I gave a presentation to a business-networking group this week on the subject of Social Media and Business.
Realising the audience was at best sceptical (with a couple of exceptions!), and at worst cynical, I used the following images.
Plain website = shop window, hopefully directing you to the door in.
Blogging on your website = shop front glass now removed, allowing you to talk to potential customers, and for them to talk back (for example by leaving comments).
Social Media (such as Twitter, Facebook, and LinkedIn) = you have left your shop and are walking about sharing your ideas, and encouraging others to talk about them as well (not always with you present).
It is a bit blunt, but seemed to get the key messages over:
Social Media is not something that only happens online – it’s a mesh of physical meetings and online activities.
Ideas that are spread through groups of people are far more powerful than ideas delivered to individuals.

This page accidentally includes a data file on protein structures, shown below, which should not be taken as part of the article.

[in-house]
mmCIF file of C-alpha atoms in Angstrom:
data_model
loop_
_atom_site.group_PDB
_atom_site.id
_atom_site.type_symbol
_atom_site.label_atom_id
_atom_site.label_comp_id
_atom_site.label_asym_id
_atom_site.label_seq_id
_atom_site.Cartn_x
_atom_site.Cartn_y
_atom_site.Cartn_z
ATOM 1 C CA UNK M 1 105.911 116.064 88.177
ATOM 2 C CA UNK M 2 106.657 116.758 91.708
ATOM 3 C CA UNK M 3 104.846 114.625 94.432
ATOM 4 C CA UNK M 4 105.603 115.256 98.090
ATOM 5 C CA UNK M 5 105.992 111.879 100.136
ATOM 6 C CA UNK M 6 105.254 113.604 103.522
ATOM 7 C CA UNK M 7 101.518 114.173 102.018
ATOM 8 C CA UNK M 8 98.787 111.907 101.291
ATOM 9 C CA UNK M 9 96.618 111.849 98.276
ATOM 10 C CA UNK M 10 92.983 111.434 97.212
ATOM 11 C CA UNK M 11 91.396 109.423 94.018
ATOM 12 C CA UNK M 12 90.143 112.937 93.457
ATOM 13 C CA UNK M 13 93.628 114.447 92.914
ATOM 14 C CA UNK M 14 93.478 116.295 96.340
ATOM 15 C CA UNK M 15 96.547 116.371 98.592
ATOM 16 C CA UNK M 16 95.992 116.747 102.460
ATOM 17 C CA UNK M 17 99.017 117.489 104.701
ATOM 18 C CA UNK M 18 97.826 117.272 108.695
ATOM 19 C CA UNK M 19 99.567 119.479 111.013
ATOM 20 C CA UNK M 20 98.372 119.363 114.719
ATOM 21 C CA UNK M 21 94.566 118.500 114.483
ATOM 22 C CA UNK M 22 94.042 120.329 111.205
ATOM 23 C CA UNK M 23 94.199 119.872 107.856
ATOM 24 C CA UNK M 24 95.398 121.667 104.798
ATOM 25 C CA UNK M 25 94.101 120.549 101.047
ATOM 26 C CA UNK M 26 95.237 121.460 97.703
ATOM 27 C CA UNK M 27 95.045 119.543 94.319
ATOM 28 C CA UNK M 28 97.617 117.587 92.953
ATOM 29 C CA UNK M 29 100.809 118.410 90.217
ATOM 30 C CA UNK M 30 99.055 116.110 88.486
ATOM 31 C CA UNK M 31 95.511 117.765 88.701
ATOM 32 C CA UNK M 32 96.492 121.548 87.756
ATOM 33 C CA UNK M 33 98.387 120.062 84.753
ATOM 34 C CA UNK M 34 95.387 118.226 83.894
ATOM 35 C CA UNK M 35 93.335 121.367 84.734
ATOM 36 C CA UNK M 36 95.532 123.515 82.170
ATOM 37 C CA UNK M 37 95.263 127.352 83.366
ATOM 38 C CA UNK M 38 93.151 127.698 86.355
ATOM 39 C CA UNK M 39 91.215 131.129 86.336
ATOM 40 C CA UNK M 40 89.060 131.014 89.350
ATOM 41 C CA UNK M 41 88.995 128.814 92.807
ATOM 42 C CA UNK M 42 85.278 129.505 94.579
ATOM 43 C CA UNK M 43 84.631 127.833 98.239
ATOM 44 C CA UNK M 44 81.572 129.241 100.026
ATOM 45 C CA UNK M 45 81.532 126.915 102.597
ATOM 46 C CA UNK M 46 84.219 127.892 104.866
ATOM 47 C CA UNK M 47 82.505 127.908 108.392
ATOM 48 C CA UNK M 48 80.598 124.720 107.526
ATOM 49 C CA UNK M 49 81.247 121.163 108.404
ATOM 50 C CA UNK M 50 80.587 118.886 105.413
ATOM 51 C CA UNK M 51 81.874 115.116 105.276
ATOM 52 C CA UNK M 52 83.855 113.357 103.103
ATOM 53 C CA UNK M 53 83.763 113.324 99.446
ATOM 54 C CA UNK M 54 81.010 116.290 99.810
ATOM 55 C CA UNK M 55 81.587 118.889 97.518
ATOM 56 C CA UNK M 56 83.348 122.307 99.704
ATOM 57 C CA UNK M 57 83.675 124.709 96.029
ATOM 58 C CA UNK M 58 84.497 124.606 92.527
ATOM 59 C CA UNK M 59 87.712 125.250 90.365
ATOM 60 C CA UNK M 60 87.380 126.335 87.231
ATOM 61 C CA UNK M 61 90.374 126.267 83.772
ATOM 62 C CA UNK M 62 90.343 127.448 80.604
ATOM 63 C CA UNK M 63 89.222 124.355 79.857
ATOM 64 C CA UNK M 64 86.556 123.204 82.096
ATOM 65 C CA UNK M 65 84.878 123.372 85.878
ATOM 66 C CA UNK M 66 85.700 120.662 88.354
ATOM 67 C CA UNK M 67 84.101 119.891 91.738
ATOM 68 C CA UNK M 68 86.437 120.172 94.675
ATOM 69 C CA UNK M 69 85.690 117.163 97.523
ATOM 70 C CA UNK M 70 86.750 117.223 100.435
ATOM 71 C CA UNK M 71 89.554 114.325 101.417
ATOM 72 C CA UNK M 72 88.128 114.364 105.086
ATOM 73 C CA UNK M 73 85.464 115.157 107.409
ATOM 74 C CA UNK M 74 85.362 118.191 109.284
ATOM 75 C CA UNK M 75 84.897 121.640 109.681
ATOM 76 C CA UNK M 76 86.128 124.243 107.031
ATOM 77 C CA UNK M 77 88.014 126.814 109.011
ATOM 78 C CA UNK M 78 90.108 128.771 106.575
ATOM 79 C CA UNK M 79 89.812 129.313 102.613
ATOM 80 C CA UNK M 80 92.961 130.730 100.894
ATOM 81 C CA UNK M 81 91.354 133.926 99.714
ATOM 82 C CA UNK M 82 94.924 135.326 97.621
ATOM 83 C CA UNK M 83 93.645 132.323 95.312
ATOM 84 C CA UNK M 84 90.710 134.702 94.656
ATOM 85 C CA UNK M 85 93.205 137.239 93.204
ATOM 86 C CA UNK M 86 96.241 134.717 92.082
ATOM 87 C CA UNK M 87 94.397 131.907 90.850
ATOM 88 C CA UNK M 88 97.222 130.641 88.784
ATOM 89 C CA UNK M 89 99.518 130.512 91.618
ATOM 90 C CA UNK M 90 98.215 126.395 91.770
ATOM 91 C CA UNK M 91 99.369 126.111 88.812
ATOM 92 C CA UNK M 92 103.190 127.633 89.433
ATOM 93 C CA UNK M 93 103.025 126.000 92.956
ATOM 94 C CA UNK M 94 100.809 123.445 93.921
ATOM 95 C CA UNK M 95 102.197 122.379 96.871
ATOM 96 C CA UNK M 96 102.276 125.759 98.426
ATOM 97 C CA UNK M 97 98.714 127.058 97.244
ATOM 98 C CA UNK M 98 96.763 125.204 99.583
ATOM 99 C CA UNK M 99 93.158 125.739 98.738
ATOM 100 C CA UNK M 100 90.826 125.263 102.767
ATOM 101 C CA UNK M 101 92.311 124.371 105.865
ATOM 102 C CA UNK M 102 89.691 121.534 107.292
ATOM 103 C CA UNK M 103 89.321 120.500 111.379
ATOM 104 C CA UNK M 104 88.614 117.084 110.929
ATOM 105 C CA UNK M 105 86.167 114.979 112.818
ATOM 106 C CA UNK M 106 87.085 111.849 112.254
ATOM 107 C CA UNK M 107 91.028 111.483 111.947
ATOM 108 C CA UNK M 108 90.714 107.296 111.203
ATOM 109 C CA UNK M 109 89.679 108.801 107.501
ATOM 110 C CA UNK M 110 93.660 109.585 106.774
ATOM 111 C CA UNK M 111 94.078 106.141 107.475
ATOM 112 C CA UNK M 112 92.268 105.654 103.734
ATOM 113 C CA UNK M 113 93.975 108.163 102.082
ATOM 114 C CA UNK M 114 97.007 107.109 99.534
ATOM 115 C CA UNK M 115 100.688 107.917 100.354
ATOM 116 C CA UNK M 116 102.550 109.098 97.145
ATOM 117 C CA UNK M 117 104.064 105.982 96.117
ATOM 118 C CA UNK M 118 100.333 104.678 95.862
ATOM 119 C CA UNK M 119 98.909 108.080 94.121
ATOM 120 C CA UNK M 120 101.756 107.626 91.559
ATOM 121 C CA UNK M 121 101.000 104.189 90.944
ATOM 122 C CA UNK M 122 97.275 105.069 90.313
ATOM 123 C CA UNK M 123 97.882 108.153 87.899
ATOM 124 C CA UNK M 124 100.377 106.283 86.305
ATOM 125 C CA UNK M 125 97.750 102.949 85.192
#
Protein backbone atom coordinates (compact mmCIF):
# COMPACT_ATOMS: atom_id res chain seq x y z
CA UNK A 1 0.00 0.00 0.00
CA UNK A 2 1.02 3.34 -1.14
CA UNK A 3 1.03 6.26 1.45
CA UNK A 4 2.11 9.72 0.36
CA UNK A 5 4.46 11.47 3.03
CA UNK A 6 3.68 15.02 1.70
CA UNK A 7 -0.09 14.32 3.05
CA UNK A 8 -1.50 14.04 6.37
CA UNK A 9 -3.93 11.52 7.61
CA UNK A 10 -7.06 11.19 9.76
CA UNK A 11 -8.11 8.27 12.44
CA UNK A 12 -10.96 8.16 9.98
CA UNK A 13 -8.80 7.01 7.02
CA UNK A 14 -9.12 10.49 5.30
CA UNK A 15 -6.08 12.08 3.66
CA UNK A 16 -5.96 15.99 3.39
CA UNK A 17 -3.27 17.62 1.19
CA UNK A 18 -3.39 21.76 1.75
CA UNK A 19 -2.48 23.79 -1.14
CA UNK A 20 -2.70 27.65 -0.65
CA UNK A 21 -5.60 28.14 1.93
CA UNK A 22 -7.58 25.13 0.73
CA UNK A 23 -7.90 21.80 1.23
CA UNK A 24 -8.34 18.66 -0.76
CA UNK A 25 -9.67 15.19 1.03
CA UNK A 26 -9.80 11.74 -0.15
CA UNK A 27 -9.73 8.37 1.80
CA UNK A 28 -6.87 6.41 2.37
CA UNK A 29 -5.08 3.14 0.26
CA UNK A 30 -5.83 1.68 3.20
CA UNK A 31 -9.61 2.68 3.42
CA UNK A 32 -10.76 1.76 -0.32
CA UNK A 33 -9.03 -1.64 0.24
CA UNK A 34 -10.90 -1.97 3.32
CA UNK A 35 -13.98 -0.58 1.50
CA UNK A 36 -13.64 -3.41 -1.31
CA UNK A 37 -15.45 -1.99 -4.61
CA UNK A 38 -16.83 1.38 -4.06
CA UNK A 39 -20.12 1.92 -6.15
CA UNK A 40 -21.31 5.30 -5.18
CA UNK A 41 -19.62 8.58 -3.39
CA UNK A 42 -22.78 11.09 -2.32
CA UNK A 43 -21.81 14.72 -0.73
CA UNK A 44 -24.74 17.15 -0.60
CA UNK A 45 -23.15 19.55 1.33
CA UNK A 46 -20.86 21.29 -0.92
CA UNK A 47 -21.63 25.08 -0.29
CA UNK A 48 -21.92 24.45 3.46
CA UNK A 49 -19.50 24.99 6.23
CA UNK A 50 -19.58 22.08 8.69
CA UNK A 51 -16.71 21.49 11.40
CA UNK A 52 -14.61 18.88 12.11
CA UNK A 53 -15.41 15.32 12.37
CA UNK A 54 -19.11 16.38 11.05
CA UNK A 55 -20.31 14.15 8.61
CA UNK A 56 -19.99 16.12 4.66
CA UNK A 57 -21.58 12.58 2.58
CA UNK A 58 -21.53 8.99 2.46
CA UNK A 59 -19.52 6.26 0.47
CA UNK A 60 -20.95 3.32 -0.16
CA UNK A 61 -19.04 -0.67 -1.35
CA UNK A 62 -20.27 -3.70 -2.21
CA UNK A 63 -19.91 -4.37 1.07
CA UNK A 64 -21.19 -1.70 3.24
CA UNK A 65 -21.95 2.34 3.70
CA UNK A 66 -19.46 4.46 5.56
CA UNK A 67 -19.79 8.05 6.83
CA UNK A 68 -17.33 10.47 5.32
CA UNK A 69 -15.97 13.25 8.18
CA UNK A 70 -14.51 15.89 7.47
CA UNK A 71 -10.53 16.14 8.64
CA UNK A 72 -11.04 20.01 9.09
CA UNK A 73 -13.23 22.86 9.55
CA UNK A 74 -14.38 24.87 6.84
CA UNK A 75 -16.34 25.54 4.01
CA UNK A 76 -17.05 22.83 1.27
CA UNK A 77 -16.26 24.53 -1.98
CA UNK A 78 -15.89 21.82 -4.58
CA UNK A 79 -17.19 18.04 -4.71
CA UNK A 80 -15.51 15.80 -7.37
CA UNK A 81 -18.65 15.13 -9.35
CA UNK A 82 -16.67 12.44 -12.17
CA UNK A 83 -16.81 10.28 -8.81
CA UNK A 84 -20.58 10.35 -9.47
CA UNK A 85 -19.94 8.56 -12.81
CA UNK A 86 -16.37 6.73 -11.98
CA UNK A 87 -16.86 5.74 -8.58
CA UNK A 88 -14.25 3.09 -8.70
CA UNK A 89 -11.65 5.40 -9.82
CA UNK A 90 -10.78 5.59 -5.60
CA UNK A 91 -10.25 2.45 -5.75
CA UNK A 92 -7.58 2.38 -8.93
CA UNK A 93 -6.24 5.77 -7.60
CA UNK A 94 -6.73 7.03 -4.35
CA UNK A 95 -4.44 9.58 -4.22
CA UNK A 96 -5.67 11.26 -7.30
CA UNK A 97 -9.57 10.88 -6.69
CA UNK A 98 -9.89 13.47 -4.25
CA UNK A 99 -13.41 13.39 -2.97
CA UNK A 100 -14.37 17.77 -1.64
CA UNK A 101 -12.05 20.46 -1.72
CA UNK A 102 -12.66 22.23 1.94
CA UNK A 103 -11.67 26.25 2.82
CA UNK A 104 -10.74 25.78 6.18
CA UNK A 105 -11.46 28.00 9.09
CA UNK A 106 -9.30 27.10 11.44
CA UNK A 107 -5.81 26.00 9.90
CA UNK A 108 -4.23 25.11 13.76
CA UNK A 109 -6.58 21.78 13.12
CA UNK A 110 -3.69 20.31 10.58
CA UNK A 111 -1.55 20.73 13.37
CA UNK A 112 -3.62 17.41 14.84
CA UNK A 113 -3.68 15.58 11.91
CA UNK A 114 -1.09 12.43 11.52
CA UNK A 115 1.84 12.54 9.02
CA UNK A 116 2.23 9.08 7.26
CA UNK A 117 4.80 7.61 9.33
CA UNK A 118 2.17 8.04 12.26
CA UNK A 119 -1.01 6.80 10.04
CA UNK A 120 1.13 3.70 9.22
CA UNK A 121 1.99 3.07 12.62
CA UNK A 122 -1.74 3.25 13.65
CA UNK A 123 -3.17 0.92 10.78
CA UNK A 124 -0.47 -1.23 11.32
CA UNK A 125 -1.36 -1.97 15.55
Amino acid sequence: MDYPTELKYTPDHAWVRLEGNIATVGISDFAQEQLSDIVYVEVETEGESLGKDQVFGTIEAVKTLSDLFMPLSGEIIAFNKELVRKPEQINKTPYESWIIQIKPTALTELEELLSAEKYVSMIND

Real engagement is when people do things for you that you didn’t ask them to.
Learn to lose some control – in return for greater reach.
We have much to thank Donald Rumsfeld for. Although mocked for his listing of “what he knew he knew”, “what he knew he didn’t know”, etc, this analysis of your situation can often distinguish perception from reality.
Compiling a list of things that you know you know about your business might seem like a waste of time, but put it beside a list of things you don’t know about your business, and you might surprise yourself just how many things you suspect, but aren’t sure about.
If you aren’t sure about it, then you don’t know it.
And then ask yourself, what are you doing to find out?
I found myself despairing today, about the lack of interest in the Balance Sheet by some businesses. I believe it is the single most important piece of information every business needs. Why?
Look at it this way, as an individual, we tend to know how much we owe other people, how much we own, even how much we are owed. It’s nice to have sense of how much we are earning, but the bit that gives us the warm fuzzy feeling of stability – or the cold shivers of concern – is the detail of where we are financially right now.
That’s what the Balance Sheet is. It’s a snapshot of who owes you, who you owe, and what you own.
As a barometer of your organisation’s health, check out the Balance Sheet. And if you want an idea of what shape you are going to be in, then ask to see the Balance Sheet’s forecast position. It’s not rocket science, and could save you from some very unpleasant surprises.